The World Bank chose Korean-American physician Jim Yong Kim as its next chief Monday in a decision that surprised few despite the first-ever challenge to the US lock on the Bank's presidency.


The Bank's directors chose Kim, a 52 year old US health expert and educator, over Nigerian Finance Minister Ngozi Okonjo-Iweala, who had argued that the huge lender needs reorientation under someone from the developing world.

Kim, 52 and currently president of the Ivy League University Dartmouth, will replace outgoing President Robert Zoellick, the former US diplomat who is departing in June at the end of his five-year term.

The Bank's directors expressed "deep appreciation" to Kim, Okonjo-Iweala and a third candidate, Colombian economist Jose Antonio Ocampo, who pulled out of the race Friday.

"Their candidacies enriched the discussion of the role of the president and of the World Bank Group's future direction," the Bank said in a statement.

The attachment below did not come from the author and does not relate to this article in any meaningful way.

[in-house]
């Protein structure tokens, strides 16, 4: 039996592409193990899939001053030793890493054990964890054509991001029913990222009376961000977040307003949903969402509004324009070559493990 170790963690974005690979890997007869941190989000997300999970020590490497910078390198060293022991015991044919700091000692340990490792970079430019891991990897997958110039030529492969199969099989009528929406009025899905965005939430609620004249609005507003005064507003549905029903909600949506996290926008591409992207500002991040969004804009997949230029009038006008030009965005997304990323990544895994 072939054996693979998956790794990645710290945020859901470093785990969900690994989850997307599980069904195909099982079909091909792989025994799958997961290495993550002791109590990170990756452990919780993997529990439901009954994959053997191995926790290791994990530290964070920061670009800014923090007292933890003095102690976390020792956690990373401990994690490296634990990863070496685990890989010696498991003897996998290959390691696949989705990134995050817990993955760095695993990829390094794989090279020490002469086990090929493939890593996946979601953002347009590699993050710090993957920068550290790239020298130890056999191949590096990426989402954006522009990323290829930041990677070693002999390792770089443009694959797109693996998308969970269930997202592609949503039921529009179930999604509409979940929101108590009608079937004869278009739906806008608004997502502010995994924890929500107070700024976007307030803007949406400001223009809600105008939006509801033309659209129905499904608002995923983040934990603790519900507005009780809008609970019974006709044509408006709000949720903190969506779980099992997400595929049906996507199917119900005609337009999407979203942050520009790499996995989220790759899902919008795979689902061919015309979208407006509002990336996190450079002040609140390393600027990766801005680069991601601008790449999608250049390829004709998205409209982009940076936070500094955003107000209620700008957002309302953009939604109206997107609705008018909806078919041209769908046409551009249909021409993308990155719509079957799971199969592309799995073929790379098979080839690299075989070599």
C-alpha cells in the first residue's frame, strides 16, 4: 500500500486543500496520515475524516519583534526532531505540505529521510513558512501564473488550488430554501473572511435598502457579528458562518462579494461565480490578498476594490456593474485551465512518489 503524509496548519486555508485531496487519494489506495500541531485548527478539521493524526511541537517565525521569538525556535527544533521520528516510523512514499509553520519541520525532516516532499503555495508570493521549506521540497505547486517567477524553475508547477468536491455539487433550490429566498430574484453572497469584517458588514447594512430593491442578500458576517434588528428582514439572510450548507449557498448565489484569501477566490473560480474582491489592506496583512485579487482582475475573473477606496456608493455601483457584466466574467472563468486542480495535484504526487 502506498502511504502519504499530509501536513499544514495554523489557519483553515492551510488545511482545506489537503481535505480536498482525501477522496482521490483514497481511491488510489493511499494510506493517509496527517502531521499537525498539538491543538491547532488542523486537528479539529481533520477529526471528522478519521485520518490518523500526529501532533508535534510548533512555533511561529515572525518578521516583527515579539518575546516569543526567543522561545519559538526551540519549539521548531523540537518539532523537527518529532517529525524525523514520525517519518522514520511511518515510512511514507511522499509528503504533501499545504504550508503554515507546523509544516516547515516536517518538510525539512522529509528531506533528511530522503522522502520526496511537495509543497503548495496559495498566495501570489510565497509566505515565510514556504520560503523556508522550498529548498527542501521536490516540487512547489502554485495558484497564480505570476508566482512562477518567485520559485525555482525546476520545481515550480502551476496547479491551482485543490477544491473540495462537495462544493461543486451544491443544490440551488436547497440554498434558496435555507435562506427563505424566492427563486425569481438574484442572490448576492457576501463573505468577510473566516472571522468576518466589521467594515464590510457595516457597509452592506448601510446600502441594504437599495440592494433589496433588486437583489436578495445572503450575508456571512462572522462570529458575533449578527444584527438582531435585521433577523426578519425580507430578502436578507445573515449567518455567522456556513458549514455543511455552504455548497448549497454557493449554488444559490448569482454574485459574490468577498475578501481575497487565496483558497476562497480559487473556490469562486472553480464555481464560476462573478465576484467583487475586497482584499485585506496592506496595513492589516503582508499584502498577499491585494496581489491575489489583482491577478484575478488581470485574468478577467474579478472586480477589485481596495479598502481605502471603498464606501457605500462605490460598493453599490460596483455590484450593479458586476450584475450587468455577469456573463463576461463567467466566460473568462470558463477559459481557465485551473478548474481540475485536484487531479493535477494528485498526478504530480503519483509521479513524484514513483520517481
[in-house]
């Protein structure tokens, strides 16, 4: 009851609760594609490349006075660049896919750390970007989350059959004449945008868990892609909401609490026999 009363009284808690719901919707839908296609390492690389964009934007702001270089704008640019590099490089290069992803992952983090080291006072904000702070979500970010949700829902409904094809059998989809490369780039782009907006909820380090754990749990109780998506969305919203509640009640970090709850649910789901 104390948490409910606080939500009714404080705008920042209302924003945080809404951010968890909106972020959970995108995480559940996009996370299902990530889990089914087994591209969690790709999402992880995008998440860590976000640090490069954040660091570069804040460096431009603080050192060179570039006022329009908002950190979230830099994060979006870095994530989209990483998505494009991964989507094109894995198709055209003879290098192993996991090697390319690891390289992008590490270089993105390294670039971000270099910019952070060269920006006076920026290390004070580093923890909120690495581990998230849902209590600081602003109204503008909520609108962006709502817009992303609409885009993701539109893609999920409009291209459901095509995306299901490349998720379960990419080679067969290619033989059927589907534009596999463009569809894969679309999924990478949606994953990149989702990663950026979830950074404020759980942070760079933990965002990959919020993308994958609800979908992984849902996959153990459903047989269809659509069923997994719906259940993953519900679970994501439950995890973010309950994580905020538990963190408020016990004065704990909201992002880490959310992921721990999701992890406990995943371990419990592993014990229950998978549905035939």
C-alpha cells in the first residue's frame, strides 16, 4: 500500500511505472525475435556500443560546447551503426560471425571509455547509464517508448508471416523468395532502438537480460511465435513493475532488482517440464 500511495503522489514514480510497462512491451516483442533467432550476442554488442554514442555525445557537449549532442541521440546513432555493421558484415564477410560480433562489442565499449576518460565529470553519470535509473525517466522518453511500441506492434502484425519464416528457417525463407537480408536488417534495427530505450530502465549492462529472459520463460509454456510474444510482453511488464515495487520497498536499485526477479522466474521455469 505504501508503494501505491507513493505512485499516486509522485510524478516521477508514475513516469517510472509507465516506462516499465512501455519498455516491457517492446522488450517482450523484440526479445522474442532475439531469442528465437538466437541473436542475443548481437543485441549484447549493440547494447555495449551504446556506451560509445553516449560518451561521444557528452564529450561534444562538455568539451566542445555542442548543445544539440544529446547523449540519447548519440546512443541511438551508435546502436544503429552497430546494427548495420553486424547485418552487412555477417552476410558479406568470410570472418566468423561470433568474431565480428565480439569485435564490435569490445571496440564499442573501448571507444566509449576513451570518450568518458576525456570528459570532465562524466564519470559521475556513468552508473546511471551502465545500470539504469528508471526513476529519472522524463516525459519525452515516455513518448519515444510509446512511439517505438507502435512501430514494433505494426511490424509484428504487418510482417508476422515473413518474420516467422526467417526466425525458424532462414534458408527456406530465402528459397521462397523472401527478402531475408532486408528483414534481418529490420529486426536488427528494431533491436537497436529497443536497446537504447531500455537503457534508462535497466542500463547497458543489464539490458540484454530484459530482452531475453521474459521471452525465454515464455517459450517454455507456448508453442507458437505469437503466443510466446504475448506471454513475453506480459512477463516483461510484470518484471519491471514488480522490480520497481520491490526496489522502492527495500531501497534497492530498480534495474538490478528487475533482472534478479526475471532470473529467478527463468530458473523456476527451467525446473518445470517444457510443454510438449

"The final nominees received support from different member countries, which reflected the high caliber of the candidates."

Nevertheless, there had been little doubt about the choice of Kim, even as he breaks the pattern of American bankers and diplomats being named to lead the huge development bank.

By a longstanding pact Washington has chosen the head of the World Bank while Europe has held control of who leads its sister institution, the International Monetary Fund.

Photo of US President Barack Obama pictured during the nomination announcement of Jim Yong Kim (L) for president of the World Bank, as Treasury Secretary Tim Geithner looks on. Kim was named to the post Monday via AFP